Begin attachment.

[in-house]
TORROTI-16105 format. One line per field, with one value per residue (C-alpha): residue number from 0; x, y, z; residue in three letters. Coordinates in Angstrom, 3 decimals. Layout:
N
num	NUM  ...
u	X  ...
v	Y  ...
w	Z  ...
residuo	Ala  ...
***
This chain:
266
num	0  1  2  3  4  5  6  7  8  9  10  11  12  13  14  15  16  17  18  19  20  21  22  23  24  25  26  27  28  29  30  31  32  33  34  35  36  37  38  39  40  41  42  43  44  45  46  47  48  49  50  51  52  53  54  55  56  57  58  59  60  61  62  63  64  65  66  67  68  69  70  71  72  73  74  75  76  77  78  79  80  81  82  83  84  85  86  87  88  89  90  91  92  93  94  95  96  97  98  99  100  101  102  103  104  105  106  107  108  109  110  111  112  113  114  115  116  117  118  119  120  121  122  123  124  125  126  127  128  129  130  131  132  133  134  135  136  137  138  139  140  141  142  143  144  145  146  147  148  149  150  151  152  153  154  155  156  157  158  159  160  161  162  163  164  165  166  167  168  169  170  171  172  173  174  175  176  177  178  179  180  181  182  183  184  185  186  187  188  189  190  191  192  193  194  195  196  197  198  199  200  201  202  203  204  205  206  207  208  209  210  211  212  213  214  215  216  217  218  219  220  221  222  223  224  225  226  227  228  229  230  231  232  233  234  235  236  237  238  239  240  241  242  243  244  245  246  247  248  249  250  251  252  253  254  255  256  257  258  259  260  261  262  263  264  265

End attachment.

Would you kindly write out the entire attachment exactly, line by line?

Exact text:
[in-house]
TORROTI-16105 format. One line per field, with one value per residue (C-alpha): residue number from 0; x, y, z; residue in three letters. Coordinates in Angstrom, 3 decimals. Layout:
N
num	NUM  ...
u	X  ...
v	Y  ...
w	Z  ...
residuo	Ala  ...
***
This chain:
266
num	0  1  2  3  4  5  6  7  8  9  10  11  12  13  14  15  16  17  18  19  20  21  22  23  24  25  26  27  28  29  30  31  32  33  34  35  36  37  38  39  40  41  42  43  44  45  46  47  48  49  50  51  52  53  54  55  56  57  58  59  60  61  62  63  64  65  66  67  68  69  70  71  72  73  74  75  76  77  78  79  80  81  82  83  84  85  86  87  88  89  90  91  92  93  94  95  96  97  98  99  100  101  102  103  104  105  106  107  108  109  110  111  112  113  114  115  116  117  118  119  120  121  122  123  124  125  126  127  128  129  130  131  132  133  134  135  136  137  138  139  140  141  142  143  144  145  146  147  148  149  150  151  152  153  154  155  156  157  158  159  160  161  162  163  164  165  166  167  168  169  170  171  172  173  174  175  176  177  178  179  180  181  182  183  184  185  186  187  188  189  190  191  192  193  194  195  196  197  198  199  200  201  202  203  204  205  206  207  208  209  210  211  212  213  214  215  216  217  218  219  220  221  222  223  224  225  226  227  228  229  230  231  232  233  234  235  236  237  238  239  240  241  242  243  244  245  246  247  248  249  250  251  252  253  254  255  256  257  258  259  260  261  262  263  264  265